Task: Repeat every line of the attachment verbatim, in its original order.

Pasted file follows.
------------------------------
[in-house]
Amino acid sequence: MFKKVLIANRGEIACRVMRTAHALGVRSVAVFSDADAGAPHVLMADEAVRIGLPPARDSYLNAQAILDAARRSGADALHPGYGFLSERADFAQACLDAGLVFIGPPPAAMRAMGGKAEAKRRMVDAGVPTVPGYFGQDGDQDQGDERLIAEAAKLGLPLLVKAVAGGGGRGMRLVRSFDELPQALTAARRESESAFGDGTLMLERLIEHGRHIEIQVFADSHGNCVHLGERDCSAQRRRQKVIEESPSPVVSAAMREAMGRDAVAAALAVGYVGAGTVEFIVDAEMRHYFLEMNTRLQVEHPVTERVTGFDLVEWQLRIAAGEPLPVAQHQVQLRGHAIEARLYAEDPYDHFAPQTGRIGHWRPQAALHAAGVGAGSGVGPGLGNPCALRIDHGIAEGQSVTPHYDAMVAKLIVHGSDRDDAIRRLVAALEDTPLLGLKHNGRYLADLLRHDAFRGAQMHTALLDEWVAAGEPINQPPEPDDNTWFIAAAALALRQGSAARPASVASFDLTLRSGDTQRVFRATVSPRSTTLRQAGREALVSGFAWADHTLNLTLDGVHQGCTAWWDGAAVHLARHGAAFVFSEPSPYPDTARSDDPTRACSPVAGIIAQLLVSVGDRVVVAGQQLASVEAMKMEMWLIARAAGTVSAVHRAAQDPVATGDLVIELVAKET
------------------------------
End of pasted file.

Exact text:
[in-house]
Amino acid sequence: MFKKVLIANRGEIACRVMRTAHALGVRSVAVFSDADAGAPHVLMADEAVRIGLPPARDSYLNAQAILDAARRSGADALHPGYGFLSERADFAQACLDAGLVFIGPPPAAMRAMGGKAEAKRRMVDAGVPTVPGYFGQDGDQDQGDERLIAEAAKLGLPLLVKAVAGGGGRGMRLVRSFDELPQALTAARRESESAFGDGTLMLERLIEHGRHIEIQVFADSHGNCVHLGERDCSAQRRRQKVIEESPSPVVSAAMREAMGRDAVAAALAVGYVGAGTVEFIVDAEMRHYFLEMNTRLQVEHPVTERVTGFDLVEWQLRIAAGEPLPVAQHQVQLRGHAIEARLYAEDPYDHFAPQTGRIGHWRPQAALHAAGVGAGSGVGPGLGNPCALRIDHGIAEGQSVTPHYDAMVAKLIVHGSDRDDAIRRLVAALEDTPLLGLKHNGRYLADLLRHDAFRGAQMHTALLDEWVAAGEPINQPPEPDDNTWFIAAAALALRQGSAARPASVASFDLTLRSGDTQRVFRATVSPRSTTLRQAGREALVSGFAWADHTLNLTLDGVHQGCTAWWDGAAVHLARHGAAFVFSEPSPYPDTARSDDPTRACSPVAGIIAQLLVSVGDRVVVAGQQLASVEAMKMEMWLIARAAGTVSAVHRAAQDPVATGDLVIELVAKET